|Publication number||US4309406 A|
|Application number||US 06/230,157|
|Publication date||Jan 5, 1982|
|Filing date||Jan 30, 1981|
|Priority date||Jul 10, 1979|
|Publication number||06230157, 230157, US 4309406 A, US 4309406A, US-A-4309406, US4309406 A, US4309406A|
|Inventors||Paul C. Guley, Richard J. DeNeale, George Milosovich|
|Original Assignee||American Home Products Corporation|
|Export Citation||BiBTeX, EndNote, RefMan|
|Patent Citations (21), Non-Patent Citations (8), Referenced by (89), Classifications (5), Legal Events (4)|
|External Links: USPTO, USPTO Assignment, Espacenet|
This is a continuation-in-part of application Ser. No. 56,156, filed Jul. 10, 1979, now allowed U.S. Pat. No. 4,248,856.
1. Field of the Invention
This invention relates to sustained release pharmaceutical compositions and more particularly it relates to sustained release pharmaceutical compositions containing at least one drug in both an inner compressed core and an outer sugar layer.
2. Description of the Related Art
During the past few years there has been much work devoted to the development of systems which promote the release of active ingredients over a prolonged period of time. The advantages of administering orally active drugs in a sustained release formulation are numerous. If a drug is released too quickly in the stomach it can conceivably cause stomach upset. Additionally, the acid environment of the stomach may adversely affect the potency of a drug. Also the taking of medication once a day instead of numerous times a day eliminates a major source of inconvenience for the patient as well as providing for a more even distribution of drug concentration in the blood.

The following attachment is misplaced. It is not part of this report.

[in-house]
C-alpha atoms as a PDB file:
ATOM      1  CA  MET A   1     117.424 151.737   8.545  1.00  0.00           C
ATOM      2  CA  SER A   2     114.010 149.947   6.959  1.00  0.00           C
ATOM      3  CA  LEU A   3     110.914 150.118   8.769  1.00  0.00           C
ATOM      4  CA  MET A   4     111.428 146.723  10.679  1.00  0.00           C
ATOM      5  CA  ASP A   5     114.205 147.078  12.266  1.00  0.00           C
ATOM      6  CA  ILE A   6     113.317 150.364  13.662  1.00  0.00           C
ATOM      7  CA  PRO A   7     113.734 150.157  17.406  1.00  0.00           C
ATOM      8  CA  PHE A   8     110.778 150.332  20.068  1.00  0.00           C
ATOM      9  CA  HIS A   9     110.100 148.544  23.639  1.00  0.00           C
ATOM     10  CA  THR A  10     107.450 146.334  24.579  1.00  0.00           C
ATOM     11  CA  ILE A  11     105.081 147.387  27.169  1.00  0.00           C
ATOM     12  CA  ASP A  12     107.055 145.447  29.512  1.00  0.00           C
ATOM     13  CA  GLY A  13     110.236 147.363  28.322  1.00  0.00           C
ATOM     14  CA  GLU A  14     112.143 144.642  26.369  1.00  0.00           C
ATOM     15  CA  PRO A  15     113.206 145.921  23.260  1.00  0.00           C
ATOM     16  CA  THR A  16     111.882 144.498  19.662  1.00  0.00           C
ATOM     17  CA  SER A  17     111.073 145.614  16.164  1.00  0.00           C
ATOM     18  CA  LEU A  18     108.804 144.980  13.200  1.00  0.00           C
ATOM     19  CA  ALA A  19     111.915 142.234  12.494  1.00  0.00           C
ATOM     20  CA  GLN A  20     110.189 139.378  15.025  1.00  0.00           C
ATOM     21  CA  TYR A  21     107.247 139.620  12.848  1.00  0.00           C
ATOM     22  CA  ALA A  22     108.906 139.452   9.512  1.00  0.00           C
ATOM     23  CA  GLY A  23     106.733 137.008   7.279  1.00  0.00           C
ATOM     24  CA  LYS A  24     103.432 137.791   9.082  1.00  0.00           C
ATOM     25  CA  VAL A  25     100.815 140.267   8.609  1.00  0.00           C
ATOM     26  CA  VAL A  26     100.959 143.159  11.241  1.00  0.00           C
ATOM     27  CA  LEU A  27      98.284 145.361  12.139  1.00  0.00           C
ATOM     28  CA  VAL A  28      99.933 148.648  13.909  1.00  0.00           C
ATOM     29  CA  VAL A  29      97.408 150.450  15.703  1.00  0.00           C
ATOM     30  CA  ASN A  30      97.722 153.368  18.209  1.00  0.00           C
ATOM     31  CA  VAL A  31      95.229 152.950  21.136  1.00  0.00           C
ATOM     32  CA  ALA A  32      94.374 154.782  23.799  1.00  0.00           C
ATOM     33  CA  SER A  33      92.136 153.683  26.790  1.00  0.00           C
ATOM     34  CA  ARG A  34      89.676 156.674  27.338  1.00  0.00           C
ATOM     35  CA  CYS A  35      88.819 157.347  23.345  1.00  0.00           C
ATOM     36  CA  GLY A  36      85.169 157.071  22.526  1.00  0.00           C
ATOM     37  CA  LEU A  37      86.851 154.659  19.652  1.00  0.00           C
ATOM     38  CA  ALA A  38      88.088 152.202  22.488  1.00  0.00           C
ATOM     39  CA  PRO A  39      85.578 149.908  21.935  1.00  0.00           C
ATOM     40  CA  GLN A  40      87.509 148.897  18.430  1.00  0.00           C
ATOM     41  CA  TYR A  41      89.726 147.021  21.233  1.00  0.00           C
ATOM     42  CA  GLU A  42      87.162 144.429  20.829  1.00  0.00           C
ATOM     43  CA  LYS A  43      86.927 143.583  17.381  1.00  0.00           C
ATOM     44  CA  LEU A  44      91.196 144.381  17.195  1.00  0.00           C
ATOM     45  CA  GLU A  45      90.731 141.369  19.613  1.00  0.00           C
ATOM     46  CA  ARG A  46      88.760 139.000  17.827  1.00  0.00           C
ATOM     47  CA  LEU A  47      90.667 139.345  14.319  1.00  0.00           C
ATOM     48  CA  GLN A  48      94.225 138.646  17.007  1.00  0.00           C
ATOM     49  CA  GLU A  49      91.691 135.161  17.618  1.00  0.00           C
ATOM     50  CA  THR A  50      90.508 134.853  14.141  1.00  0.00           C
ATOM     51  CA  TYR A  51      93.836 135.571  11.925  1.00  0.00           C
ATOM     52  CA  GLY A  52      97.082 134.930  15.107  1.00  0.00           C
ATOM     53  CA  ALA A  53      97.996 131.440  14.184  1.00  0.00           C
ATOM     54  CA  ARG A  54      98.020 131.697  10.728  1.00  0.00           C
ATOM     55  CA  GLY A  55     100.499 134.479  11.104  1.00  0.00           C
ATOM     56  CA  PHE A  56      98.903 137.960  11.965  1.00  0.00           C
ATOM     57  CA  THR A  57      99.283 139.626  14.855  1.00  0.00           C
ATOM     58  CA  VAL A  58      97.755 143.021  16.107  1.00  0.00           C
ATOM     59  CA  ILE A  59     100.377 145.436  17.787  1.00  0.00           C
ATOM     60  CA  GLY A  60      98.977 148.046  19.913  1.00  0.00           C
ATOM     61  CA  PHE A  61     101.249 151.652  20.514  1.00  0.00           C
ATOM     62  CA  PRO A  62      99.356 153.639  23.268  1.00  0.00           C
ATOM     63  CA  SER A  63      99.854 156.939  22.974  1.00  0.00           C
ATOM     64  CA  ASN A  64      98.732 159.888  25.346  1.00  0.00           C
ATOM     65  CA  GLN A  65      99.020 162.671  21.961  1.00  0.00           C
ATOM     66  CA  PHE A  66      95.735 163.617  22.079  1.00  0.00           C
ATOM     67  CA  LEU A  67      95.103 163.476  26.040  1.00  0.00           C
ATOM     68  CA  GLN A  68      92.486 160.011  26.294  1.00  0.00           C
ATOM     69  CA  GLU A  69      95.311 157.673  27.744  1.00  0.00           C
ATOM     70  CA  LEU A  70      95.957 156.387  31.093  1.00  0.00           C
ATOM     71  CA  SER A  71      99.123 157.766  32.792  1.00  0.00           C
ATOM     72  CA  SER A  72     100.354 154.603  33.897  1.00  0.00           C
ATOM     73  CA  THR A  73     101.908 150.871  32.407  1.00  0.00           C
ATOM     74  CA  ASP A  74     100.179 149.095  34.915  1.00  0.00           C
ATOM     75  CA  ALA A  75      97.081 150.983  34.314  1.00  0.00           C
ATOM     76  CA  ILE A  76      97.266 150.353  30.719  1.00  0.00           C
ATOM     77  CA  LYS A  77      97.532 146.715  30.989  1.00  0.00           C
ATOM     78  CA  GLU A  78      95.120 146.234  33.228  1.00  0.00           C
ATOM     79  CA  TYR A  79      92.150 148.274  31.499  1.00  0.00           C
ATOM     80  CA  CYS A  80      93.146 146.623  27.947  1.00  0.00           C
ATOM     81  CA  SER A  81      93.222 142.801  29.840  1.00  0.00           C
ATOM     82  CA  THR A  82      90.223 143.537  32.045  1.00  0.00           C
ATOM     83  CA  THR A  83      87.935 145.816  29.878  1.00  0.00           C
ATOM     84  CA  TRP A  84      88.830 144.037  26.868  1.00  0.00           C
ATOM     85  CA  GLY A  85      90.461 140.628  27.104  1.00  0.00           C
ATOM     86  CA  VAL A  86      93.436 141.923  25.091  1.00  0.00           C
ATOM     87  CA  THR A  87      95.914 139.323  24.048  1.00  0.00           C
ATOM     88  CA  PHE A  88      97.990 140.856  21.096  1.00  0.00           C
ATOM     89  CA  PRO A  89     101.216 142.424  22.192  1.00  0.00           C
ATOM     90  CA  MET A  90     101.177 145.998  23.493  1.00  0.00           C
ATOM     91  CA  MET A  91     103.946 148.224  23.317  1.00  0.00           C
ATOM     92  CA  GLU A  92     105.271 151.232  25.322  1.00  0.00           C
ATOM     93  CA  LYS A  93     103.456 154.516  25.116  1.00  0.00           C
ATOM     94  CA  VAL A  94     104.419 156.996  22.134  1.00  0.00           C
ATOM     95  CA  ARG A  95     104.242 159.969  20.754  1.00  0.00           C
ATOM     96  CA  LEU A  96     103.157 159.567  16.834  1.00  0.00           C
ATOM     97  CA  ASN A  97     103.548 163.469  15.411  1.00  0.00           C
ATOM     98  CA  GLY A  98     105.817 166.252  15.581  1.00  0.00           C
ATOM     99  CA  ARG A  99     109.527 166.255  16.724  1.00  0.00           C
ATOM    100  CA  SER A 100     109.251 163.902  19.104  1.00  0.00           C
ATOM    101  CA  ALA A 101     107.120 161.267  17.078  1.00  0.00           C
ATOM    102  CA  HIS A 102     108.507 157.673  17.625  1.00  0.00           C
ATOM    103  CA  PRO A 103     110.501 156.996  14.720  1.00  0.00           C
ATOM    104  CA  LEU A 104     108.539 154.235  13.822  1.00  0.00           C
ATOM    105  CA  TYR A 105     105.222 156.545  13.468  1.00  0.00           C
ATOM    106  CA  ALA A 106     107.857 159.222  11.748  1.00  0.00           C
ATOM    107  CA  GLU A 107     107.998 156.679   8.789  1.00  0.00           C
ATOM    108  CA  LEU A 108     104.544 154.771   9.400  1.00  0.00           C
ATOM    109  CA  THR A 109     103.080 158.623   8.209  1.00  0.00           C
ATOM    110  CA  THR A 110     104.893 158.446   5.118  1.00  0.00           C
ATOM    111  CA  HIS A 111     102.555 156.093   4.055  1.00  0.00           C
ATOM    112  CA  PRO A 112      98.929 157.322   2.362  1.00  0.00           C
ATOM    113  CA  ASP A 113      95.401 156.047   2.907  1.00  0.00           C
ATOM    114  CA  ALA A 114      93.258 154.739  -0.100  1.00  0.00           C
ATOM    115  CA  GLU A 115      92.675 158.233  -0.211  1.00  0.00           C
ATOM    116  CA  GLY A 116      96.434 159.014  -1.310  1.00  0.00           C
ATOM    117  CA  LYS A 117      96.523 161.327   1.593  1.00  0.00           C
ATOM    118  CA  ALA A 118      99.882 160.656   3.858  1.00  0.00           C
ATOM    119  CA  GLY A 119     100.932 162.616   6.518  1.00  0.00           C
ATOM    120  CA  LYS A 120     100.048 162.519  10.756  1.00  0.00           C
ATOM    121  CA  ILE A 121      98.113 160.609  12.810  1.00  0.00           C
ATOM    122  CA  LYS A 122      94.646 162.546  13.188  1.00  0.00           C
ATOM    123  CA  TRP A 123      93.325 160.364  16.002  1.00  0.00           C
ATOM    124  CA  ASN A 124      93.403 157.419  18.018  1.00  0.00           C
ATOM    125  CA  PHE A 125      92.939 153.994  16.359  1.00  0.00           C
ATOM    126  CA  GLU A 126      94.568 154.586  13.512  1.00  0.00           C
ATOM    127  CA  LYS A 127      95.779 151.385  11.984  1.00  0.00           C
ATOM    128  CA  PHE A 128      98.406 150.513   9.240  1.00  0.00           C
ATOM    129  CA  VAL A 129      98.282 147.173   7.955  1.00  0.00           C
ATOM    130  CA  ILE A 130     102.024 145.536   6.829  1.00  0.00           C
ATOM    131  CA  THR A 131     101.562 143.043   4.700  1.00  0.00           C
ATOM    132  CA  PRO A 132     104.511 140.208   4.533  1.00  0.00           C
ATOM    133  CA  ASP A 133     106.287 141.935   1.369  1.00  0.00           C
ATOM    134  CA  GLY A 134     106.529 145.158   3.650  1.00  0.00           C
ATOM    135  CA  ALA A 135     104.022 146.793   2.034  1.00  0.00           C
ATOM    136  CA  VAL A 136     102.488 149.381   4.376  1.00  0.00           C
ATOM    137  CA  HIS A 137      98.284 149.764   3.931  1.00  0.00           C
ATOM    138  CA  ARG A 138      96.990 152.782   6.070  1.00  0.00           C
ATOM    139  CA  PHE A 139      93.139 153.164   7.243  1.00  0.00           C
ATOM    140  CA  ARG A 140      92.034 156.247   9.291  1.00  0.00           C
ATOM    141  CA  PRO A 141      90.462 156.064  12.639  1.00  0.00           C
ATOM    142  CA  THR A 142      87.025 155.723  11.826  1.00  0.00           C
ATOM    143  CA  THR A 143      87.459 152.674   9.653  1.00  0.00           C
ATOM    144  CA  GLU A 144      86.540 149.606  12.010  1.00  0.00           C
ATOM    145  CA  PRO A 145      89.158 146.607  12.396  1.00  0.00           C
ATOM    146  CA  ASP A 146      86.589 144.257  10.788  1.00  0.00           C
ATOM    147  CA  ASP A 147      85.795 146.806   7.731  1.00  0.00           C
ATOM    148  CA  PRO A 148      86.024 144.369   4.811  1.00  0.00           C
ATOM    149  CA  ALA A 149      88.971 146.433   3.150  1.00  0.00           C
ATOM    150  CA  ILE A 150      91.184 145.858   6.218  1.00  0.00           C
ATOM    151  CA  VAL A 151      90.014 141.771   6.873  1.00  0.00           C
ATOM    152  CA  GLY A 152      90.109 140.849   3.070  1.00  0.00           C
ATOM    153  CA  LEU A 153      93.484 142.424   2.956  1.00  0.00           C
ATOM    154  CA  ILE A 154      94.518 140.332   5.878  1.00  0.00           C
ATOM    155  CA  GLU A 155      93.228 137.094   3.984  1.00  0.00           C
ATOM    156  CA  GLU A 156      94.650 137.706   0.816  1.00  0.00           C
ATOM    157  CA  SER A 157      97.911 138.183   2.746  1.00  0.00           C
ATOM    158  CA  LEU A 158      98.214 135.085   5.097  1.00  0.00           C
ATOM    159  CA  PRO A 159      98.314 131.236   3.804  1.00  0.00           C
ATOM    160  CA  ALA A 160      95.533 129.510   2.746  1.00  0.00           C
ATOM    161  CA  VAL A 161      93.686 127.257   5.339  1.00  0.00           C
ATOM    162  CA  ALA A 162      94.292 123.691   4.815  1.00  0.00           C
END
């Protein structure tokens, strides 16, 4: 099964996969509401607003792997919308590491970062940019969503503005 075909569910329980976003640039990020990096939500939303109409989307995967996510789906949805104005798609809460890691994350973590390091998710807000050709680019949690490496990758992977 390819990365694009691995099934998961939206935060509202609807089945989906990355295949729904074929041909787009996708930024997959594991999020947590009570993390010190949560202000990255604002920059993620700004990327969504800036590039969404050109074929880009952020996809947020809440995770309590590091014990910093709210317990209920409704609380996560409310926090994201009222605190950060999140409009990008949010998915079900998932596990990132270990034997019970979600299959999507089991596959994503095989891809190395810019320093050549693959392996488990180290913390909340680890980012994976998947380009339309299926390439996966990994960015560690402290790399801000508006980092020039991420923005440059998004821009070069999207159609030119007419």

One example for the need for sustained release formulations is in the case of 1-(isopropyl-amino)-3(1-naphthyloxy)-2propanol(propranolol) described in U.S. Pat. No. 3,337,628. This compound is used in the treatment of coronary artery disease, migraine, anxiety, and tremors and specifically as a β-adrenergic blocking agent. However, a major drawback of compounds disclosed in U.S. Pat. No. 3,337,628 and particularly propranolol is that because of extensive metabolism, little unchanged active material reaches the systemic circulation after oral administration. Additionally, plasma levels of propranolol show a large patient to patient variation. The preparation of a sustained release formulation containing propranolol would allow for less frequent dosing while achieving similar blood levels to those attained by administering smaller doses more frequently.
U.S. Pat. No. 4,138,475 describes a sustained release composition containing propranolol which consists of a hard gelatine capsule containing film coated spheroids. The present invention relates to a new sustained release composition which is not disclosed in, nor rendered obvious by, either of the above cited patents, nor elsewhere in the art.
According to the present invention, a sustained release composition is provided comprising a compressed core containing a drug, a seal coating surrounding the compressed core and a sugar coating surrounding the seal-coated, compressed core. In addition to a therapeutically effective amount of the drug, the core further comprises hydroxypropyl methylcellulose and ethylcellulose. The seal coating comprises a film coating selected from enteric and nonenteric materials and mixture thereof, and the sugar coating comprises sugar and a loading dose of at least one drug contained in the core. The sugar coating may further contain additional drugs which are not present in the compressed core.